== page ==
It's a problem few of us are likely to ever have, but its good to know, right?
If you're having a heart attack in space, you should do a handstand. Here's why.
If there's a cardiac arrest happening in space, someone might have to perform CPR - but that's a bit tricky to do in microgravity. Professor Jochen Hinkelbein has a solution, though.
Professor Hinkelbein is the Executive Senior Physician at the Department of Anaesthesiology and Intensive Care Medicine at University Hospital of Cologne in Germany. He is also President of the German Society for Aerospace Medicine (DGLRM).
TL;DR: he knows what he's talking about.
"Since astronauts are selected carefully, are usually young, and are intensively observed before and during their training, relevant medical problems are, fortunately, rare in space. However, in the context of future long-term missions, for example to Mars, with durations of several years, the risk for severe medical problems is significantly higher," Prof Hinkelbein says. "Therefore, there is also a substantial risk for a cardiac arrest in space requiring CPR."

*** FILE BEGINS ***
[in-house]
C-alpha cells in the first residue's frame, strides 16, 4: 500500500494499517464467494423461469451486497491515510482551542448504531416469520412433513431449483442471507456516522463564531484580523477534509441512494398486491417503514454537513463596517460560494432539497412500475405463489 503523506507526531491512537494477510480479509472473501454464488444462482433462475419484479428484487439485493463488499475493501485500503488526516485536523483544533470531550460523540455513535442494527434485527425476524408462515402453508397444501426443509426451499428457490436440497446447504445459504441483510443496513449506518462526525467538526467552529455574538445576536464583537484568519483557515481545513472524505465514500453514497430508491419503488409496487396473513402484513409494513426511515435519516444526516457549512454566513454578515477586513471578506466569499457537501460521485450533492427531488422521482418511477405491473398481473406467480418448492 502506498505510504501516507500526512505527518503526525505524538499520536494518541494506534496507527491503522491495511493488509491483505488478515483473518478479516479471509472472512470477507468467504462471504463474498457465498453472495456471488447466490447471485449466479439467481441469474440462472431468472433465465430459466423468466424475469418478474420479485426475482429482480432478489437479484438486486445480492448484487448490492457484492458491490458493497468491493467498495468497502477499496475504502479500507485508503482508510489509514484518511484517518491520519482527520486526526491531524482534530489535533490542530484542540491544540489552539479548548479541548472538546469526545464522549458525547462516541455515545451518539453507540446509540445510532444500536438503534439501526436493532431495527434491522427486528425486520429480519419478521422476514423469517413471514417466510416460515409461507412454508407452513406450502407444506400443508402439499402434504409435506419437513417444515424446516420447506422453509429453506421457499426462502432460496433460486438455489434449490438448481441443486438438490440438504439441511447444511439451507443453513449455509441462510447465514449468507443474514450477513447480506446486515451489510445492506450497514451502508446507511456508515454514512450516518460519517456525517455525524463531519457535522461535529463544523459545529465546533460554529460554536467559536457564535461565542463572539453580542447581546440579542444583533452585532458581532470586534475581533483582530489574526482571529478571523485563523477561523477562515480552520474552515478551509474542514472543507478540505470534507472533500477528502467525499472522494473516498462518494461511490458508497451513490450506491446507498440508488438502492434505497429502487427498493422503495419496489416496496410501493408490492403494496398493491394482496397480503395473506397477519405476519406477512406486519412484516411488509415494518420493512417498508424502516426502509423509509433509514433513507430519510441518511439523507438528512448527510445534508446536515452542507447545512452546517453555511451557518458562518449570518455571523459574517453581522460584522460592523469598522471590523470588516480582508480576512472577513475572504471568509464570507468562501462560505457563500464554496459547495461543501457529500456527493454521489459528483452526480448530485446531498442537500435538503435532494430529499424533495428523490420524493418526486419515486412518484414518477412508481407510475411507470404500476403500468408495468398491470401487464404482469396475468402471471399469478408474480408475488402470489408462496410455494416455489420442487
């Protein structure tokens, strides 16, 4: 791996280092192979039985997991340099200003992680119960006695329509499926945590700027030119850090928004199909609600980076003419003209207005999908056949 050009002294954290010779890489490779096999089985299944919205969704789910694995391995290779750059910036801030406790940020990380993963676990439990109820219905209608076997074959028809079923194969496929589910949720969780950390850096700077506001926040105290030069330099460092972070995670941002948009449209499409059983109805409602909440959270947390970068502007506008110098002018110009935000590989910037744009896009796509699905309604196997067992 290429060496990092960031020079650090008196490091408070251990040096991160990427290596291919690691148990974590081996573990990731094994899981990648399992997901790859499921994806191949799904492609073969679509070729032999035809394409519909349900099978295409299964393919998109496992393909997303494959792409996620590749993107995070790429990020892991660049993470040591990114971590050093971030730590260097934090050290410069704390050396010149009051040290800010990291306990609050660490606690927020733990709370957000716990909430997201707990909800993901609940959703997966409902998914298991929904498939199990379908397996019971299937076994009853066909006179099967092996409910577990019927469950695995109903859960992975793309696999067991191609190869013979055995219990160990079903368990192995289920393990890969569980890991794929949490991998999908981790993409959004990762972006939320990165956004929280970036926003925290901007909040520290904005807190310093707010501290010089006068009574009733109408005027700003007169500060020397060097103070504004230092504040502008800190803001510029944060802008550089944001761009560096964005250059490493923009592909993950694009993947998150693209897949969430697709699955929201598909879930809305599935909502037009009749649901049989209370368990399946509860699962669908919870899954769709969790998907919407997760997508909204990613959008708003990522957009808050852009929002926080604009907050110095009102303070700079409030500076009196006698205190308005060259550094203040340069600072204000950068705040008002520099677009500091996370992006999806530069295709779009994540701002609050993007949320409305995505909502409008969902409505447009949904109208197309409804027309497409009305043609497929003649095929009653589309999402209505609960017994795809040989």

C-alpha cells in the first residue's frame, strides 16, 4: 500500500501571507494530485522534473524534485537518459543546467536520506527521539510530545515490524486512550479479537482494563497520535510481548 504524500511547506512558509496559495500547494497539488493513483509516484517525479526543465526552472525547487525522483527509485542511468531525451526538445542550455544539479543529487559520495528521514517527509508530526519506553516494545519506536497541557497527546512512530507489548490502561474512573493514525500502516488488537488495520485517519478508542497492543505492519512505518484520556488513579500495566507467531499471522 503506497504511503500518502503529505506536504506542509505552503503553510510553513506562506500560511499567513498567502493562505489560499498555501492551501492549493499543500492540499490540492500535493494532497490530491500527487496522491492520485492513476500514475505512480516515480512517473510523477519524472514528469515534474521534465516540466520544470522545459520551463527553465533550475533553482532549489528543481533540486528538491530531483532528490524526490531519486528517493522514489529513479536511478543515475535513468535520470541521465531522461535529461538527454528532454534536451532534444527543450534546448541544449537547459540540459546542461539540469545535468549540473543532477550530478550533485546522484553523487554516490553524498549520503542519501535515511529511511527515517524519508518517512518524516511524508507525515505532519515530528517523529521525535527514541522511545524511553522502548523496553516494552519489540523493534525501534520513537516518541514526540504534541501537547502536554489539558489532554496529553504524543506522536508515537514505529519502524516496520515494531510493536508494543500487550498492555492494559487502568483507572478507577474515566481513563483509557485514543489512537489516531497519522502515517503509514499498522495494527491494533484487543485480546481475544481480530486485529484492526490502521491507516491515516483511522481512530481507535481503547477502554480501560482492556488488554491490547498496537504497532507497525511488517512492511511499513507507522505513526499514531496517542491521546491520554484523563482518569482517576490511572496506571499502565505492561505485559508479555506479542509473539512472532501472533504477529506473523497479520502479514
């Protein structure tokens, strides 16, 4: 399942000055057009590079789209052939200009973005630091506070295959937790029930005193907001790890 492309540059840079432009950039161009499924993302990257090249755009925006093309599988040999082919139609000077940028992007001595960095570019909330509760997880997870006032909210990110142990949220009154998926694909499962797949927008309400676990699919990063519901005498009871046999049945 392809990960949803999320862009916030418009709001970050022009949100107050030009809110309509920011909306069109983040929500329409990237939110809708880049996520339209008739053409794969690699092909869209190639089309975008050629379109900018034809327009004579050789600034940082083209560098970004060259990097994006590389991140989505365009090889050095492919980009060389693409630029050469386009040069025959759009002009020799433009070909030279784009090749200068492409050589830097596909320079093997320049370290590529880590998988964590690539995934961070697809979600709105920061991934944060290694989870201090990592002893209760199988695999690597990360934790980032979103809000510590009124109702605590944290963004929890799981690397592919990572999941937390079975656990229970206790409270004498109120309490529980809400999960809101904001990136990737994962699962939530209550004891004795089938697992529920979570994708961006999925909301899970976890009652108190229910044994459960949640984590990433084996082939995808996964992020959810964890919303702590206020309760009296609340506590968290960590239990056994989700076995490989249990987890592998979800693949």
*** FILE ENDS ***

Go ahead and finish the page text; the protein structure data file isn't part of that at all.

The space environment presents a number of unique problems to overcome when trying to deliver emergency medical care. In microgravity it's just not possible to use body weight to perform actions such as CPR as it would be done on Earth, and there are strict limits on the amount of medical equipment and consumables that can be taken on a mission.
Prof Hinkelbein tested different methods of CPR in microgravity experiments onboard aircraft and in specialised underwater space simulators. The research found that using a "hand-stand" technique was the most effective way to treat a cardiac arrest and most closely matched the guidelines used here on Earth.
In situations where that method couldn't be used - such as small confined spaces - the alternative is the Evetts-Russomano method of wrapping the legs around the patient to prevent them floating away while performing compressions.
The more you know.